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Messages - Joe Sr.

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The Pub / Re: Growler fills at Delaware liquor stores
« on: March 11, 2013, 02:00:54 PM »
Unfortunately i see way to people that are not responsible with their alcohol consumption.  I agree that most normal/responsible drinkers will at least wait until they get home to crack open the growler and enjoy, but there also a good number of people that would be coming multiple days a to get a refill (especially if the Coors or similar started offering their beers) and not being responsible . In today's society it seems like it only takes a few bad apples to ruin it for the rest of us. Like i said before the logistics for a small corner store like mine would make this idea nothing but a hassle. This concept would only be viable for the bigger stores and even then would probably present a challenge in-terms of the extra storage needs.
As a store employee I'm technically liable for accident that involves a customer, just as bar tender is technically liable for serving an intoxicated person, so i guess i see too many negatives in this idea.

Aside from the extra work, how are growler fills any different than 30 packs?  Someone can dig into that on the way home or come back every couple days for another.  I don't get the logic that the container has anything to do with the behavior.

Equipment and Software / Re: Hoses gone wild
« on: March 11, 2013, 09:15:11 AM »
I use standard QDs for pneumatic tools, but I only have them on my gas lines.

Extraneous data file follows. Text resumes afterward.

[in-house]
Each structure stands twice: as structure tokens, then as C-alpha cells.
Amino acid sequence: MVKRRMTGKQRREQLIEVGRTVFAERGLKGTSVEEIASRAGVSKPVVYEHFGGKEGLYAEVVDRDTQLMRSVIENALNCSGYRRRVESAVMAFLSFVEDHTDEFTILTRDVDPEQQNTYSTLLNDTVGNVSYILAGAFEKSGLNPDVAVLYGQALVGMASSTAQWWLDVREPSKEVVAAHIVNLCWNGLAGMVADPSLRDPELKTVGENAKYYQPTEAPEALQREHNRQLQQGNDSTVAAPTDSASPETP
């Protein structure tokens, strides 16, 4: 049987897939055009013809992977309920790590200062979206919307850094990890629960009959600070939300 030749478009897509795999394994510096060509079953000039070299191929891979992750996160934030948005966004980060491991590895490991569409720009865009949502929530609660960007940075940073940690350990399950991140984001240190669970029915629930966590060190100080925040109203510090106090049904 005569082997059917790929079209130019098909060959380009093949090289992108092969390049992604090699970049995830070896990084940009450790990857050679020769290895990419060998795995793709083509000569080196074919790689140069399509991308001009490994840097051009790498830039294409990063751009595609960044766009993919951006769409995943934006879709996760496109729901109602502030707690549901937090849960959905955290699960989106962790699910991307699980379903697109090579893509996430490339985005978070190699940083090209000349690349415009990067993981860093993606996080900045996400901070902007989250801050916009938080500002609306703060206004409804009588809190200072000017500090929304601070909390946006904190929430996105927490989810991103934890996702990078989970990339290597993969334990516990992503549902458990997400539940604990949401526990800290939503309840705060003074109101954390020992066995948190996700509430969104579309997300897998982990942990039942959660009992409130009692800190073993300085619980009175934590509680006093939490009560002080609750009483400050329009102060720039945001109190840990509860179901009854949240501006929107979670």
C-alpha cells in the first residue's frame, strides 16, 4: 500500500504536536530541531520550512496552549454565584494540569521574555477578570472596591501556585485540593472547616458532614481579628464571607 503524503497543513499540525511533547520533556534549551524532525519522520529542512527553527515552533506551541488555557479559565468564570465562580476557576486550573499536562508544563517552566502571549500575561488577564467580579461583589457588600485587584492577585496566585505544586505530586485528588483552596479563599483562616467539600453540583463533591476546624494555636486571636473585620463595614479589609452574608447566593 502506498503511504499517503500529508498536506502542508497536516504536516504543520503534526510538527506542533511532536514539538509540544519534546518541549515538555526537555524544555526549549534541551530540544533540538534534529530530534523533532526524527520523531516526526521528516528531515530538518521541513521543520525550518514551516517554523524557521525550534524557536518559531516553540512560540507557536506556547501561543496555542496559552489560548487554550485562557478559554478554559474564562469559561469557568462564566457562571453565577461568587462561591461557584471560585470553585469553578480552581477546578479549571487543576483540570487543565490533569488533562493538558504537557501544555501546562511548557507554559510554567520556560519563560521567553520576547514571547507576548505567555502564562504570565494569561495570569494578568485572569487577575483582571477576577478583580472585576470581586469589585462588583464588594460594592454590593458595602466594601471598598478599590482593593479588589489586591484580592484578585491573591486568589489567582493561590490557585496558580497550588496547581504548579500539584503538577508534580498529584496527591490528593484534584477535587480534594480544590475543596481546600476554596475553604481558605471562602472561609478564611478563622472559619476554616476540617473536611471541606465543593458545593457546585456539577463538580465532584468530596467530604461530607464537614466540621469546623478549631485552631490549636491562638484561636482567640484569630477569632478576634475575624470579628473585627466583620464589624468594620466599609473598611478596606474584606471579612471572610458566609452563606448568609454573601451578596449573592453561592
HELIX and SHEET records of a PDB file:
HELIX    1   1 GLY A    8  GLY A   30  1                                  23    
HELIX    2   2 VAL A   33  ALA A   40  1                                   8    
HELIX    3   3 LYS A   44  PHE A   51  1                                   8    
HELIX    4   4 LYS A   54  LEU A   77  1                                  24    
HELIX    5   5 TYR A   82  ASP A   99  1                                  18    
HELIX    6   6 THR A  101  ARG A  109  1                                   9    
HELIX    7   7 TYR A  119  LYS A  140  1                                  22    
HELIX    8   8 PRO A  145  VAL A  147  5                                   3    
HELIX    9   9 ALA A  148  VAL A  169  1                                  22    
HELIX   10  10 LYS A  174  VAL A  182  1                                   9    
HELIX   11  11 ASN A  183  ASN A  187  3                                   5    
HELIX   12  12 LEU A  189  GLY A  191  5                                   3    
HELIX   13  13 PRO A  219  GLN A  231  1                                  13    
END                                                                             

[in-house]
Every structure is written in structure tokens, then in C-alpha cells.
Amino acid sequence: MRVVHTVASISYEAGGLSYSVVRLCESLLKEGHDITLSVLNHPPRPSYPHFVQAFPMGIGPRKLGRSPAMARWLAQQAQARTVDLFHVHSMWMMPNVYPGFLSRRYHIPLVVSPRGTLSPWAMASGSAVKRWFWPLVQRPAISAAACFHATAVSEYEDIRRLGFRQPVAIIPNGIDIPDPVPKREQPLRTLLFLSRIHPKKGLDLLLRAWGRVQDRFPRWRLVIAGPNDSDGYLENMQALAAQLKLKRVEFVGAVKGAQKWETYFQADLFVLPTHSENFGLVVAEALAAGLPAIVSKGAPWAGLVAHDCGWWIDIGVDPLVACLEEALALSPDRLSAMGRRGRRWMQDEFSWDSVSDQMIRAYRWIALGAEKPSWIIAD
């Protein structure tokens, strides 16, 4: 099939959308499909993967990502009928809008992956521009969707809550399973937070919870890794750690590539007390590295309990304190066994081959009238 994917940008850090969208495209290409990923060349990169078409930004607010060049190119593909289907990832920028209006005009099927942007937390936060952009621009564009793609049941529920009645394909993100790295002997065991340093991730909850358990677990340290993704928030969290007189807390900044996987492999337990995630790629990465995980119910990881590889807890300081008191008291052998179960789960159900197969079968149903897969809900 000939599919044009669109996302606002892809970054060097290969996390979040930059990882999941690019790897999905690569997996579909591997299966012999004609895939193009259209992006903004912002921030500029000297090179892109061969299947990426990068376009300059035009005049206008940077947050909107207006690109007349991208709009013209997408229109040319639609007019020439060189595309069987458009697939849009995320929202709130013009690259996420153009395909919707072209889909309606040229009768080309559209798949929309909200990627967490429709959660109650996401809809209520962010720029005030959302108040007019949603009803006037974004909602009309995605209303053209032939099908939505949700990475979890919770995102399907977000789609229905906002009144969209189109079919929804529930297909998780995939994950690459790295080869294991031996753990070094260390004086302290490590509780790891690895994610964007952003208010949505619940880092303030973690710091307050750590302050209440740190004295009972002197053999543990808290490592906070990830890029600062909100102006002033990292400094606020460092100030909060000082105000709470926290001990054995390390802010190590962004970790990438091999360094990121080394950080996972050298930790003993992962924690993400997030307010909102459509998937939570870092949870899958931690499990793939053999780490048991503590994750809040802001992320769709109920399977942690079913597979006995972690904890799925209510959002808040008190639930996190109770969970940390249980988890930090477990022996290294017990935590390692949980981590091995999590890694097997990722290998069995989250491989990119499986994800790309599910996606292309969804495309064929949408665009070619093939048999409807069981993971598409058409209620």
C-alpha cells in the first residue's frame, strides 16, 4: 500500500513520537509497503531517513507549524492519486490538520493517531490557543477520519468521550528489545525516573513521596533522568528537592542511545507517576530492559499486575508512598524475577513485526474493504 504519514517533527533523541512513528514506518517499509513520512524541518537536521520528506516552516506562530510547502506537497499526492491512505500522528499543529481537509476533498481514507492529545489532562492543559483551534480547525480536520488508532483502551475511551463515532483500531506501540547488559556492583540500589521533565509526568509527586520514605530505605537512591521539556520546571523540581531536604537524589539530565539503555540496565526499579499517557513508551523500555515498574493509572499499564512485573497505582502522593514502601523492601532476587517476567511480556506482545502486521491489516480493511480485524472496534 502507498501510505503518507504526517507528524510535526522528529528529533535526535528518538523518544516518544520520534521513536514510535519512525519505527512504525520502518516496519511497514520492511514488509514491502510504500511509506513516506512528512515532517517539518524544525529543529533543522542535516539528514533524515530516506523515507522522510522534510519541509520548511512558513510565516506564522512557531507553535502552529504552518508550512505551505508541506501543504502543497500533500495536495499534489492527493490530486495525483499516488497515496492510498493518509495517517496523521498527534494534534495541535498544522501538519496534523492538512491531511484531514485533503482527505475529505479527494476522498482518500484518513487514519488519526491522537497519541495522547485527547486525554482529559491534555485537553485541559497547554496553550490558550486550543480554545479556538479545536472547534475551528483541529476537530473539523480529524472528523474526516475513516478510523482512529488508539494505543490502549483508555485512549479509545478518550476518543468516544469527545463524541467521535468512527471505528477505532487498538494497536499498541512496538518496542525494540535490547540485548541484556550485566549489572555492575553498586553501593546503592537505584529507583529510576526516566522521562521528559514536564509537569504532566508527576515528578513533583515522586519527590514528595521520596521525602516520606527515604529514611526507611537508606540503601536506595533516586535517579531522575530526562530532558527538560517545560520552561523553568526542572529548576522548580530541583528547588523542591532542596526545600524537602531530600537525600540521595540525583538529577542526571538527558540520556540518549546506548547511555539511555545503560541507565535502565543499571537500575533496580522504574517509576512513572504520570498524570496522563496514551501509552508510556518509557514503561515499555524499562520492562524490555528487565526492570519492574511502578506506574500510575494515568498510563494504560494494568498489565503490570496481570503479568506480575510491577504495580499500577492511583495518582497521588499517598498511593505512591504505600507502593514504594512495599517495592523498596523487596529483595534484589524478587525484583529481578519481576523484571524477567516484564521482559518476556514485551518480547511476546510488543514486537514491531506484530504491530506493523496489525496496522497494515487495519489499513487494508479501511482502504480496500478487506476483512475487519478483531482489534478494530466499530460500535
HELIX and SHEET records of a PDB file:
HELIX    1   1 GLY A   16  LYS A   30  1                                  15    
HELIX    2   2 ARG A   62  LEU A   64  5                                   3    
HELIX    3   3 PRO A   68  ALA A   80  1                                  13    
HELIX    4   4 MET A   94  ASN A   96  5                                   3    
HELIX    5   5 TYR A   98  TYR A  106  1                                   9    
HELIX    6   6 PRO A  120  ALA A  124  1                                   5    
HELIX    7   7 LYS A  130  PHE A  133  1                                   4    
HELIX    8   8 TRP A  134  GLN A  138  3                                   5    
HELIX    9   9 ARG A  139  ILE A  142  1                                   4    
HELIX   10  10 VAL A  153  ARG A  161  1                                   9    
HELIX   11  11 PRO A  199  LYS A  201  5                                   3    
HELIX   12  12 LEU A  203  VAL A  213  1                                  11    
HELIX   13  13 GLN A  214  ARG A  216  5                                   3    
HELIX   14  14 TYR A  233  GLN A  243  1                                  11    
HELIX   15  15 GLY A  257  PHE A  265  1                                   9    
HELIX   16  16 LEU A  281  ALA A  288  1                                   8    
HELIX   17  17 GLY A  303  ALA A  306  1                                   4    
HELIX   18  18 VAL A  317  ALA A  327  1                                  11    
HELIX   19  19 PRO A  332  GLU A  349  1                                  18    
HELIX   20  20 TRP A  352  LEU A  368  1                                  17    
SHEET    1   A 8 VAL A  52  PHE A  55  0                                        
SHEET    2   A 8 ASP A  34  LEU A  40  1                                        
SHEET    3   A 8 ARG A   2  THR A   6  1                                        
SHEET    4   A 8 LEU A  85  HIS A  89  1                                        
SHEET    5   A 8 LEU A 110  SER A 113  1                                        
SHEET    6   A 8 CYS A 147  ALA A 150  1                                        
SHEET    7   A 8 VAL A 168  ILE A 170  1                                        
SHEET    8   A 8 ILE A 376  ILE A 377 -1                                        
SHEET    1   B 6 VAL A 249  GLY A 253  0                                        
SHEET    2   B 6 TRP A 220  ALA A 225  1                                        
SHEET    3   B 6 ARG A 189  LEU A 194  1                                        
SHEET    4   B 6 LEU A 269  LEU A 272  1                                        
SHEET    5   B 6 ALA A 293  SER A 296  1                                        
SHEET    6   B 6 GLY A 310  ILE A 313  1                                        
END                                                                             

I think if you put a QD on the liquid lines, I think you need a liquid QD like this one:

I wouldn't run beer through a brass disconnect.  But I suppose you could.

Yeast and Fermentation / Re: Expected lifespan of O2 canister
« on: March 11, 2013, 07:54:05 AM »
I always remove the regulator from my O2 bottles.  If it's empty after two or three batches you either have a leak or you are using WAY too much O2.

I put the stone by the side of the carboy so I can see the O2 coming out and adjust the flow so that there is just a trickle.  I don't know how many batches my last bottle lasted, but at least 10.  It was also an extra large bottle, but not that much larger.

Kegging and Bottling / Re: keg lube
« on: March 09, 2013, 06:18:34 PM »
I try to use keg lube as little as possible, because I can't stand it when it gets on my hands.  Very hard to get off.

Glad I have it on hand, though, as today I needed some plumbing grease and did not have any.  I threw some keg lube on the gaskets and I was able to reassemble an old faucet and now it works like new.  Gotta love that keg lube.

Yeast and Fermentation / Re: fermentation issues
« on: March 08, 2013, 09:52:20 AM »
Any chance the gravity reading is using a refractometer?  If so, wouldn't the high reading equate to something much lower?

Of course, we're all stabbing in the dark here without more information.

Ingredients / Re: Fresh Ginger or Dry Ginger??
« on: March 08, 2013, 08:02:26 AM »
So I decided to use .5oz of Dried Ginger Root I bought at my local homebrew shop for my 5 gal batch of Saison.  I added it at 15min and left it in the Primary for 2 weeks before racking to the secondary.  WOW the Ginger flavor is HUGE!  It's way more than I was looking for.  What could I have done different?

I was looking for subtle tones of Ginger not IN YOUR FACE GINGER!